Golf’s governing bodies have put forward a controversial new model local rule (i.e. applicable to the competition or course on which a game is being played), giving event organisers events the chance to use distance-limiting balls in elite competitions. (This will have no impact on those enjoying the game recreationally.)
The proposal has become quite the talking point in golf circles, with views for and against being put forward. After all, this is a game steeped in tradition and history, and one which perhaps doesn’t always accept new technology or revolutionary ideas super quickly.
The world’s number three, Northern Ireland’s Rory McIlroy, one of the world’s longest hitters and the winner of four Majors, has come out in favour.
He told a podcast: “I think it’s going to help identify the best players more easily.”
Meanwhile the number two, Jon Raham, as well as American pro Justin Thomas, have expressed their opposition to the move, which was put forward by the two leading bodies for the game, the R&A plus the United States Golf Association (USGA).
Better golfers and more advanced golfing technology
In recent years, as players have got fitter and technology has advanced, balls are travelling further. Pro golfers on the top European and US Tours can now hit balls so far that many leading courses used for competitions such as the four Majors are becoming too easy for the world’s finest.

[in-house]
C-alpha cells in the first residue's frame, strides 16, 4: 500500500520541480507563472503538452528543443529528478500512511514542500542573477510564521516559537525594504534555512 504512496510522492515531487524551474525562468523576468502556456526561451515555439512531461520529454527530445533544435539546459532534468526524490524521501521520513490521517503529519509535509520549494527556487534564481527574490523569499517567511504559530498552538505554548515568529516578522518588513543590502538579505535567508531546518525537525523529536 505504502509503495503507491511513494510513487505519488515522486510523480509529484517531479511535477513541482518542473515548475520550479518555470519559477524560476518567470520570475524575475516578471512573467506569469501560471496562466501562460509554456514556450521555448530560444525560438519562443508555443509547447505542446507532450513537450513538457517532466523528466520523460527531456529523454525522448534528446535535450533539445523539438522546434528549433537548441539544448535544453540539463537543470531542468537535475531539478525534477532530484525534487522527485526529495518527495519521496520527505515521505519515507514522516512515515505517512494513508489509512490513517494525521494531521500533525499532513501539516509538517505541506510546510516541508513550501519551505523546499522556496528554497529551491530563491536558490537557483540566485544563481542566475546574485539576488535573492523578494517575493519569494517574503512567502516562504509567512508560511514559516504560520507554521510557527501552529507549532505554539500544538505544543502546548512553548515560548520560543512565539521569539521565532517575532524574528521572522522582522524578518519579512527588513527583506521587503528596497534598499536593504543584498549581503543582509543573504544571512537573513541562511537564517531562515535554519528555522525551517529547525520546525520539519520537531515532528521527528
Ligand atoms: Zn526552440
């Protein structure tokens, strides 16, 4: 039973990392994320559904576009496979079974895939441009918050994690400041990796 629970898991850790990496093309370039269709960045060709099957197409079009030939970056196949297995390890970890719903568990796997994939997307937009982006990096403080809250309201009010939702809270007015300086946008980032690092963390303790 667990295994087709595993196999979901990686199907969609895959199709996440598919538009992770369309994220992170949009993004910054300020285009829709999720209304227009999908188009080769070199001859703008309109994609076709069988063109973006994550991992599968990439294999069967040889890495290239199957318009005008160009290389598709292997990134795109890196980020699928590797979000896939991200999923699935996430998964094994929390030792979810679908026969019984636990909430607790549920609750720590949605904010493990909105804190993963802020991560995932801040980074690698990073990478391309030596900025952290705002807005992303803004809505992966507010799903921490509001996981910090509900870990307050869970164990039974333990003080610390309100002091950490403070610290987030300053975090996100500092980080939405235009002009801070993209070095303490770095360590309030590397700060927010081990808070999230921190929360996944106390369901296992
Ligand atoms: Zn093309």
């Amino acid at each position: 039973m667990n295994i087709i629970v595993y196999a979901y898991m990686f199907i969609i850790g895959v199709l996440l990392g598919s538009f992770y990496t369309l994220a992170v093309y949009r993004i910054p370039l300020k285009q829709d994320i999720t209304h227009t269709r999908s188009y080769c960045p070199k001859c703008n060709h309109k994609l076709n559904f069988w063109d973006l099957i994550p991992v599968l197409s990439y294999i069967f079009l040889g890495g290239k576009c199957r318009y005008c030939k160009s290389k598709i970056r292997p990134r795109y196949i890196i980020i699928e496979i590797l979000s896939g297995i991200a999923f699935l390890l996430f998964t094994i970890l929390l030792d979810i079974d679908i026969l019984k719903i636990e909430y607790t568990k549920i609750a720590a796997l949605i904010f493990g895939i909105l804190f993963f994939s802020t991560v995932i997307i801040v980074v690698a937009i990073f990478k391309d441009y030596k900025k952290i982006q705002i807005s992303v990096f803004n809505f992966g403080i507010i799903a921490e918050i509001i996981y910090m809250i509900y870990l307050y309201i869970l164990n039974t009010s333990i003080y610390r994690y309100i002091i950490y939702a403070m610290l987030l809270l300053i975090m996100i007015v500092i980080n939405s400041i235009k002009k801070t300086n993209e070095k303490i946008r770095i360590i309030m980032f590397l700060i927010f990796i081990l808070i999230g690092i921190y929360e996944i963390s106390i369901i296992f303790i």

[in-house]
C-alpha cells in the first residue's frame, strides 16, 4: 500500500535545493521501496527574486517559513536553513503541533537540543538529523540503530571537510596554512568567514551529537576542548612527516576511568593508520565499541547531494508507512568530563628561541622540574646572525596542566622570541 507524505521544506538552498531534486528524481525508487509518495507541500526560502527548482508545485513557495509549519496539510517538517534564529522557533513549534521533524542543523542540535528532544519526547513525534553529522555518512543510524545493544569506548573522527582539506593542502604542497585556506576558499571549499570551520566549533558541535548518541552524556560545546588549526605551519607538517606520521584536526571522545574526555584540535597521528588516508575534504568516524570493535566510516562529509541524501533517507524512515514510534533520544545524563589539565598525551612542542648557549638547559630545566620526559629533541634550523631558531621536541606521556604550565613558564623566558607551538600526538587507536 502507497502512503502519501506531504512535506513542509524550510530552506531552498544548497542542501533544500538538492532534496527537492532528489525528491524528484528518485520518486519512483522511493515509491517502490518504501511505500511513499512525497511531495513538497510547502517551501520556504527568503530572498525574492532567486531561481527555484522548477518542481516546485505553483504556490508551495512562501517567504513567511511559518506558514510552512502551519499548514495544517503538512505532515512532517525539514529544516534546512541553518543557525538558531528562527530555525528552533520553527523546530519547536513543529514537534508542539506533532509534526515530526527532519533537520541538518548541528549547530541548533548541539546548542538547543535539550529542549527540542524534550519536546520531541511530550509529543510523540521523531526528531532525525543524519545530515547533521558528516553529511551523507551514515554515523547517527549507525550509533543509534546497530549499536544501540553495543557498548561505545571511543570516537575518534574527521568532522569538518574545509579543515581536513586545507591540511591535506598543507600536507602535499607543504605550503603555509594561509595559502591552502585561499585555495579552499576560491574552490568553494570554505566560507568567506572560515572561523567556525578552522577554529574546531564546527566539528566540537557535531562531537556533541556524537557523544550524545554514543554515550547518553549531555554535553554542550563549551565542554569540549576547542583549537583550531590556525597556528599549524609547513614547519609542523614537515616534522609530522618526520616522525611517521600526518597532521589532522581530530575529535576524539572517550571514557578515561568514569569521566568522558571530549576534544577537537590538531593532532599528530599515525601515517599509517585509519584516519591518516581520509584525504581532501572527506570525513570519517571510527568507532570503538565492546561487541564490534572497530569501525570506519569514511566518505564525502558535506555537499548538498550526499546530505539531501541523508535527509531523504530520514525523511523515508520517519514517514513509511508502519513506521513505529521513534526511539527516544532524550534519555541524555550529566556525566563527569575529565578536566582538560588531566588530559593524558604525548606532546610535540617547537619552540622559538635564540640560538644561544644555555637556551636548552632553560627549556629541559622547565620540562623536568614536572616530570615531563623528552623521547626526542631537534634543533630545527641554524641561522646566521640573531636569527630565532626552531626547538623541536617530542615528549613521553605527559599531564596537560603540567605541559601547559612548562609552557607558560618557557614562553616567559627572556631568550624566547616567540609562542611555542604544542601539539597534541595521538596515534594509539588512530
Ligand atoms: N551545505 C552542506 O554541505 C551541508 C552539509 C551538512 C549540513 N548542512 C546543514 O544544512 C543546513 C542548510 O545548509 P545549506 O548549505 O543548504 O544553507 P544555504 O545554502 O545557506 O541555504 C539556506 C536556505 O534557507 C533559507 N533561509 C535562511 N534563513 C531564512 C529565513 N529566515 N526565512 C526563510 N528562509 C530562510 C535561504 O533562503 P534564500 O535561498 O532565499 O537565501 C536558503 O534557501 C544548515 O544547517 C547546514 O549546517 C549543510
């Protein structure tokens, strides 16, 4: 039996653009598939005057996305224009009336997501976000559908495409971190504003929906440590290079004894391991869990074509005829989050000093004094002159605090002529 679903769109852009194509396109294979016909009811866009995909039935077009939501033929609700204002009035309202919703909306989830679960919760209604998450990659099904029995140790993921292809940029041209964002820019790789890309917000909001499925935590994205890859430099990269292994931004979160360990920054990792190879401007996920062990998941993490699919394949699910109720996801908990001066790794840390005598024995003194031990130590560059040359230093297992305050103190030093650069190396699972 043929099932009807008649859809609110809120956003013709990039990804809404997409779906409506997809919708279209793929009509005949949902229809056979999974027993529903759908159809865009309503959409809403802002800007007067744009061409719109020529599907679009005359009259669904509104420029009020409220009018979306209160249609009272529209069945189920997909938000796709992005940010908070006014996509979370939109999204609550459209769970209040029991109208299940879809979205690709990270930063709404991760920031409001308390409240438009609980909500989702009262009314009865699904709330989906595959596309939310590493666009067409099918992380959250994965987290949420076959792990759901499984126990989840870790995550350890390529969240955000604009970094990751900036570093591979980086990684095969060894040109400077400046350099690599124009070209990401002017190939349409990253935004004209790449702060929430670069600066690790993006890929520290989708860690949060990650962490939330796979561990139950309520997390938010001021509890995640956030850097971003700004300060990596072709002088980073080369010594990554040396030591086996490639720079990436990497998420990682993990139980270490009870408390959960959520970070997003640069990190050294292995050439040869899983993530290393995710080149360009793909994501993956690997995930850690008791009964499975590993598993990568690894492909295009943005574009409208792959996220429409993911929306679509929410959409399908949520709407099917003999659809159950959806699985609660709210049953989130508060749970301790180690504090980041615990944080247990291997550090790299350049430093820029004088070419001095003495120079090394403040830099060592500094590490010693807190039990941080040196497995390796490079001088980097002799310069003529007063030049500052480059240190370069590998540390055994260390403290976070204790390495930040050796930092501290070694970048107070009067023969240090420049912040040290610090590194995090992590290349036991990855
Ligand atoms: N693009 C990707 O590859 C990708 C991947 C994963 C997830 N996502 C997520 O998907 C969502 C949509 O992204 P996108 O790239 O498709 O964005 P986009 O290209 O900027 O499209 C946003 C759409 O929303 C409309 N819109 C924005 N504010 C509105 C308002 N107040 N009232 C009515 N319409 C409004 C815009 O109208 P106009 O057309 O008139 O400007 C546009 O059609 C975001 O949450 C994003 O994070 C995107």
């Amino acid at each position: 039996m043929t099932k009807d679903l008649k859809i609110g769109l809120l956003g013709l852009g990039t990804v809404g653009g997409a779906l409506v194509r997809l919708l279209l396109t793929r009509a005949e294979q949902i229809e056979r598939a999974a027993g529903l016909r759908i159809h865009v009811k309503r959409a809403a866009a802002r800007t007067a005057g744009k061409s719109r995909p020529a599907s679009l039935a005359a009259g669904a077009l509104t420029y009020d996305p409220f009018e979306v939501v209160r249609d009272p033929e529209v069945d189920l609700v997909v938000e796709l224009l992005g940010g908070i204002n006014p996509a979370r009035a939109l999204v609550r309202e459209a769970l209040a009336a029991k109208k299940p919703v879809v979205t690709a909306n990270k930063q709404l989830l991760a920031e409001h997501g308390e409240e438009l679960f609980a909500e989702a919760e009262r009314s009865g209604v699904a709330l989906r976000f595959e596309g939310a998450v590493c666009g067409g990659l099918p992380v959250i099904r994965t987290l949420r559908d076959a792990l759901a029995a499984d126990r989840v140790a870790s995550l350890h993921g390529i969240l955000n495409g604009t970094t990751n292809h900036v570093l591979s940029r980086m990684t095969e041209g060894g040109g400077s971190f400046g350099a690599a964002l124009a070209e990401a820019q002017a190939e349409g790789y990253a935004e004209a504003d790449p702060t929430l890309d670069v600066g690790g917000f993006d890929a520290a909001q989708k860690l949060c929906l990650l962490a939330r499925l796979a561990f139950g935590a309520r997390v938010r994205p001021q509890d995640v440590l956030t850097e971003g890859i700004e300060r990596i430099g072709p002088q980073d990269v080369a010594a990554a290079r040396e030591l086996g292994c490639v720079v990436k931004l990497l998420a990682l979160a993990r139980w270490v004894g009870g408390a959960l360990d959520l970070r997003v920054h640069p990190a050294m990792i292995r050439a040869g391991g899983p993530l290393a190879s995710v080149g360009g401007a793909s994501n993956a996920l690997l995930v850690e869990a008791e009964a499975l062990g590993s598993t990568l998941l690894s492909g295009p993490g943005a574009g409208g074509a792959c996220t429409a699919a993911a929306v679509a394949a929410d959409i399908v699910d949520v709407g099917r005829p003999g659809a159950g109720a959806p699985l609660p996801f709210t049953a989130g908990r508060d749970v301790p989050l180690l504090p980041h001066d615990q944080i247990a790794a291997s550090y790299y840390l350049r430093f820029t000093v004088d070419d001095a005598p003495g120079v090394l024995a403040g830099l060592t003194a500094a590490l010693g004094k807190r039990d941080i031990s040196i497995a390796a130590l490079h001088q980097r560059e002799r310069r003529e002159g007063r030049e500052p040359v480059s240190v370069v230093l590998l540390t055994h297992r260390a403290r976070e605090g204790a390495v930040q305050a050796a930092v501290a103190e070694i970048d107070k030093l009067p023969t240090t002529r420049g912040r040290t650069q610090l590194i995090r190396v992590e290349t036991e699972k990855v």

While average driving distances stand at around 300m on the PGA Tour, many players comfortably hit further. Indeed, this figure has risen by around a yard a year over the last couple of decades.
To counter the ever-longer distances golfers are sending balls, some courses are being extended to accommodate this. One example is St Andrews, the Home of Golf, where we hold many of our junior camps. Although a relatively short course by modern standards, its size has already been extended a number of times. Meanwhile Augusta National Golf Club, for example, extended its fifth hole by 40 yards ahead of the Masters in 2019, and the par-five 13th by 35 yards.
However, there is an environmental cost to doing this, so one option is to design the balls used in elite competitions so that there is a limit on how far they can travel.
On the other side of the coin, spectators won’t see pro players perform at their maximum if they’re constrained by distance – so potentially they won’t be able to really stretch themselves.
Distance-reducing golf balls coming into play
The R&A and USGA said over two years ago that they wanted to ‘break the cycle of hitting distance’, while admitting that finding solutions could take years. They are now consulting equipment manufacturers, who have until mid-August to submit their feedback.
The proposal would be operational from early 2026, when competition organisers would have the option to oblige golfers to play exclusively with balls tested under modified launch conditions – i.e. so that the distance they could travel would be limited.
Balls would have to stay within the present overall distance standard limit of 320 yards when hit by a clubhead with a speed of 127mph under lab conditions.
We’ve followed the debate with interest here at My Pro Golf, while appreciating the fact that the move won’t have an impact on junior golf camps such as ours. And we’re gearing up for a great summer of golf – learn more here and get in touch to book your camp place or if you have any questions.